Craftsman Tools -- RIP
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    Default Craftsman Tools -- RIP

    Looked at some of the new "Craftsman" tools at Lowe's today and nearly wretched because of the terrible quality of most of them.

    Good thing I have two lifetime's worth of old "Guaranteed For Life -- if it breaks we'll replace it for free" Made in USA tools.

    Or maybe you think Craftsman tools were always junk. I always liked them. Not any more.

    Anyone make hand tools in the USA anymore?

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    Channellock, Armstrong, Vaughan, sargent, there are many others.

    Don't wright off all the Chinese hand tools harbour freight "Doyle" brand of slip joint plier is a good one.

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    Danaher used to make many of the Craftsman Tools. Follow the financial trail -- Bain Capital now owns oodles of US brands: Apex Tool Group - Wikipedia

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    usually related to cost, $5. socket wrench set not going to work as well as a $50. or $100. set
    .
    Craftsman usually better than Sears brand. Lawn mowers used to be silver, gold, platinum rated. silver lawn mower I had lasted a year. gold lawn mower lasted 7 years. just saying cost often related to quality level.
    .
    $40 circular saw not normally as good as $120. circular saw.
    .
    battery drill or saw,...... brushless with high amp hour battery going to have more power and last longer per charge than old style drill with brushes. might cost $40. or $60. more but usually worth it......... cheap ones have cheap battery and old inefficient motor design

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    Wright makes some good tools- I have a bunch of their screwdrivers, open-end wrenches and socket wrenches. They like to encourage purchase thru their dealers but Amazon is a good place to find their stuff too.

    I have a few older Craftsman open-end wrenches, they are pretty nice. OTOH I picked up a really nice looking old set of Craftsman taps and drills from an estate cleanout and almost had a Big Problem putting threads into an engine block- both the drills and taps were like chalk- tossed the rest of the set in the trash before I got into more trouble- never again.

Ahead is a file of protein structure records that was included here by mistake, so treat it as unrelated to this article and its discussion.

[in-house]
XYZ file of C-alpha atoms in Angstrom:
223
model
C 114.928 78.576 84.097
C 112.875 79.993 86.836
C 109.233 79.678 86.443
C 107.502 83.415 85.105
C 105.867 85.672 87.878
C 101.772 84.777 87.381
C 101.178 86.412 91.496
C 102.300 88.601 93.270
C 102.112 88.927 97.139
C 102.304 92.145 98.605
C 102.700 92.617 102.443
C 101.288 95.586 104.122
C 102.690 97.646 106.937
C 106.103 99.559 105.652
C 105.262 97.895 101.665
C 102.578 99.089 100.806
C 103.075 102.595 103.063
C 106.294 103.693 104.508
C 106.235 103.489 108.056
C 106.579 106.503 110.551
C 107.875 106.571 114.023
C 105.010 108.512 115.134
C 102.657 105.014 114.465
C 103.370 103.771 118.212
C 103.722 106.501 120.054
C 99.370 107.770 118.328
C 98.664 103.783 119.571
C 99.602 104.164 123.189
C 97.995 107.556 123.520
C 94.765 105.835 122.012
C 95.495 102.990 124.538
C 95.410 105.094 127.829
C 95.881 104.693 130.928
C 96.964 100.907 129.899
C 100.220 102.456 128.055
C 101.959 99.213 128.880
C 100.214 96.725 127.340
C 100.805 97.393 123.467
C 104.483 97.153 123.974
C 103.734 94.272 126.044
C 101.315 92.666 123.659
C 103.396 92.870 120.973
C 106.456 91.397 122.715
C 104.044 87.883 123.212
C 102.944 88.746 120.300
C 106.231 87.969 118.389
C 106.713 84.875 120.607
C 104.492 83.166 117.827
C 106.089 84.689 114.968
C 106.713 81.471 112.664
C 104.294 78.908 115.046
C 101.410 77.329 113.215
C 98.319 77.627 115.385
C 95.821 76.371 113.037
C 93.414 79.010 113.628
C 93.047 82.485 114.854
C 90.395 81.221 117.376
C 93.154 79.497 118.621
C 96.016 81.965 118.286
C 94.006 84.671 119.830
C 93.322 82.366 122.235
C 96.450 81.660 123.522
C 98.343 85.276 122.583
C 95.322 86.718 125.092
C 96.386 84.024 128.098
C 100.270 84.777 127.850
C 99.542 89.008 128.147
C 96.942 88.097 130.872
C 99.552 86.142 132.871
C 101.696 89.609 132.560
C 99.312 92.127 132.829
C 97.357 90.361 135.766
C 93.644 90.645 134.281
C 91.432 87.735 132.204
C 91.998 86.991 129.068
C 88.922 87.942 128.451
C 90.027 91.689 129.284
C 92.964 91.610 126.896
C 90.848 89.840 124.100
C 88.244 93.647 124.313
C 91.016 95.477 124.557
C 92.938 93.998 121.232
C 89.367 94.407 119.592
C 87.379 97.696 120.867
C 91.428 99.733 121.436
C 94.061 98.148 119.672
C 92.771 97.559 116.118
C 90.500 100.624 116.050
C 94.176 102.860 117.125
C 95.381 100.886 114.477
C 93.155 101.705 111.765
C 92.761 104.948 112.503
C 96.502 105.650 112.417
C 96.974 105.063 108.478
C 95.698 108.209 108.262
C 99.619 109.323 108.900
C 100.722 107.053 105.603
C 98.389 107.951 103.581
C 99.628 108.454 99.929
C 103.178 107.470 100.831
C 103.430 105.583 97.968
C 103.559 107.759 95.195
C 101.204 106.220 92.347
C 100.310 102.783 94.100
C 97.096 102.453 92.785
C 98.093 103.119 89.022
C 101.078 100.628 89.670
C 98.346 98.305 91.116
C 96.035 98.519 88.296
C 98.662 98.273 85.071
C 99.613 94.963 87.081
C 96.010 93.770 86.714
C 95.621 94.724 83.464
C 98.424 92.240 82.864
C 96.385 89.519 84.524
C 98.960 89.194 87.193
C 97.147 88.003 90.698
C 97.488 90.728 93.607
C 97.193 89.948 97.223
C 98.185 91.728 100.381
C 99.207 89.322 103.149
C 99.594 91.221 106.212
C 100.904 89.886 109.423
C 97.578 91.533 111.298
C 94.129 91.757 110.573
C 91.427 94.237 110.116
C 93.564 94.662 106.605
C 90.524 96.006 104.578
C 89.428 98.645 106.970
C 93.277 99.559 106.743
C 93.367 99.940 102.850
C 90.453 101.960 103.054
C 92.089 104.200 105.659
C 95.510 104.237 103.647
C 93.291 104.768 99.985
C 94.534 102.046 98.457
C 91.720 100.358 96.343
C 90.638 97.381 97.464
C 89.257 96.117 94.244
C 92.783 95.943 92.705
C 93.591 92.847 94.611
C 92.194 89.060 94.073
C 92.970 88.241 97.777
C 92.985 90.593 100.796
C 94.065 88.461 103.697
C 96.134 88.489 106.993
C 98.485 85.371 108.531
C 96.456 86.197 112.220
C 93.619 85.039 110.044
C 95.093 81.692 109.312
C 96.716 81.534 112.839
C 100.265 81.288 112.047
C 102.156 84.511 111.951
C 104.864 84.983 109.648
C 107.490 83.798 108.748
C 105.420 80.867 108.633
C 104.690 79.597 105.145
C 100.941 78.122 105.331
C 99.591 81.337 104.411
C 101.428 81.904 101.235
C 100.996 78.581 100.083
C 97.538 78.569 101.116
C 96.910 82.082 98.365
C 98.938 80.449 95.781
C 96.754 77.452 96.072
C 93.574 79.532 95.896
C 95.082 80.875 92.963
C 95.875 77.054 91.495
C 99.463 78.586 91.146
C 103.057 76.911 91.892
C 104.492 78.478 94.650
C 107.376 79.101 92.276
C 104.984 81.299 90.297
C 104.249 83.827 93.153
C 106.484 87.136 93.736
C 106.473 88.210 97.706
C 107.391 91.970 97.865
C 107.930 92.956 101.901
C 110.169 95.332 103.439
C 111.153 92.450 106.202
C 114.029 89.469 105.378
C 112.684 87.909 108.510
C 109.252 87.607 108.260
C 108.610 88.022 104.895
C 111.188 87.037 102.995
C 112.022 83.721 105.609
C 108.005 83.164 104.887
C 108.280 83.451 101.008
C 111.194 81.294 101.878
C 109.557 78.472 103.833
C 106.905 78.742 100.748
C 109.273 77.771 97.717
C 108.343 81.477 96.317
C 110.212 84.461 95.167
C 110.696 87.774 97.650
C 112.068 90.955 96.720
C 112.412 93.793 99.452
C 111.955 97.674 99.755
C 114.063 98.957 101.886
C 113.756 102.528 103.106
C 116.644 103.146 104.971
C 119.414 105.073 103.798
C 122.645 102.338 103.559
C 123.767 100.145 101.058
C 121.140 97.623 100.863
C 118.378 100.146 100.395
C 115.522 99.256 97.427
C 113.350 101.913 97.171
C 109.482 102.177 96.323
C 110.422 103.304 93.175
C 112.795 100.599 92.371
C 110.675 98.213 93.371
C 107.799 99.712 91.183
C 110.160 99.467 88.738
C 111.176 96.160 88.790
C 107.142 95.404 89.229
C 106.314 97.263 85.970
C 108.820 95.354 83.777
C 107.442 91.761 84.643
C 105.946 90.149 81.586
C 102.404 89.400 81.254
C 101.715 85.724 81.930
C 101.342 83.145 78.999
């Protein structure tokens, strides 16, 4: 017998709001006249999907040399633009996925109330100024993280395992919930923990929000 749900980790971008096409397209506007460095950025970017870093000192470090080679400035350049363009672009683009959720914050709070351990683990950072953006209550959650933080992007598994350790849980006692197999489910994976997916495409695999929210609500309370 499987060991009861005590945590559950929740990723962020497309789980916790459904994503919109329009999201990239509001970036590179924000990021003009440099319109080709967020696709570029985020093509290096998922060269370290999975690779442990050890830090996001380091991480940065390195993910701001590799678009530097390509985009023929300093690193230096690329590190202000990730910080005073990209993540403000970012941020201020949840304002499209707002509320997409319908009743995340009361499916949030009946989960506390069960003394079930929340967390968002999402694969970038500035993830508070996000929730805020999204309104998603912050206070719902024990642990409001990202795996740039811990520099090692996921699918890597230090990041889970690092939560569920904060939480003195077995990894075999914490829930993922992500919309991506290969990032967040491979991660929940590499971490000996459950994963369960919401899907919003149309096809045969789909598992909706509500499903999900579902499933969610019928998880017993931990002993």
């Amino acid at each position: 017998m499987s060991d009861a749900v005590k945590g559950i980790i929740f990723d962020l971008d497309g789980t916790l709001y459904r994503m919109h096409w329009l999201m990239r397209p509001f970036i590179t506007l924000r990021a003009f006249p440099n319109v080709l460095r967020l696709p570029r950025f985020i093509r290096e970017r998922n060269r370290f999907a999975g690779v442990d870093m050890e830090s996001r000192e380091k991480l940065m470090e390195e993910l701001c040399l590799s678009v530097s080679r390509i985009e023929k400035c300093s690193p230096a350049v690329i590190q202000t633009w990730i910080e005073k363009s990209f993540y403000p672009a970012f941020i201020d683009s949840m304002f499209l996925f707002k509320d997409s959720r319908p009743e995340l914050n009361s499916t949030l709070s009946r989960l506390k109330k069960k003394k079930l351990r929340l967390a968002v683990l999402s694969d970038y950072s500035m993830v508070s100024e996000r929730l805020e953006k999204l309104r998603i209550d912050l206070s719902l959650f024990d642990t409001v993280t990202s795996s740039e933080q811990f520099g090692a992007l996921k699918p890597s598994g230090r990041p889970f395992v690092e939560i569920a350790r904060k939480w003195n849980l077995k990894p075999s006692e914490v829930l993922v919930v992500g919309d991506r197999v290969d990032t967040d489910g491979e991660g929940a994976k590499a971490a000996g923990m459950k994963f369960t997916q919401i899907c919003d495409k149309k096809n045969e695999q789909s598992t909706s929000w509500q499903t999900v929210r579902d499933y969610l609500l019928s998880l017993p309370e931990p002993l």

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    All of my Crafstman tools are mid-late 90's or so, so very good quality, when they would exchange tools with the guarantee for life program. 99% of my hand tools are Craftsman with the exception of some Eklind and Bondhous allen wrenches...

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    Craftsman guarantee is NOT for professional use. knew a carpenter who'd buy $40. circular saw building houses and when it stopped working he'd bring it back to store and get a new circular saw free.
    .
    decades ago warranty was changed lifetime warranty is NOT for professional use
    .
    well known Craftsman wood chisels are so soft they will bend and not snap or break. cause if bring back a bent chisel you abused it, so dont get a replacement one. soft chisel obviously dont stay sharp long but lawyers made them change stuff so it bends and not breaks so warranty can be not done cause it shows abuse
    .
    be careful of lifetime warranty often it forces inferior tools to be made

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    Circa 1959 I got a set of their ignition wrenches. Flawlessly made, forged, polished and plated. A friend had a similar set and one day we were commenting on them and I said I had lost two over the years. The next Christmas he gave me a new set. Punched out of sheet with a blanking die, virtually unuseable. Of course, I had to be properly appreciative, then tossed them in the wrench drawer/

    Bill

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    Quote Originally Posted by Greg Menke View Post
    Wright makes some good tools- I have a bunch of their screwdrivers, open-end wrenches and socket wrenches. They like to encourage purchase thru their dealers but Amazon is a good place to find their stuff too.
    +1 for Wright tools, they make good stuff here in the USA. I have a set of wrenches and a set of their sockets.

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    The ones they sold at Ace hardware were ok, for a while

    till stock runs out

    My FIL got me a sears gift card for Christmas every year, last several years rushed out to buy stuff before they went under

    At least i have a decent selection now

    Craftsman may not have been Snap On, but they were a decent tool

    RIP indeed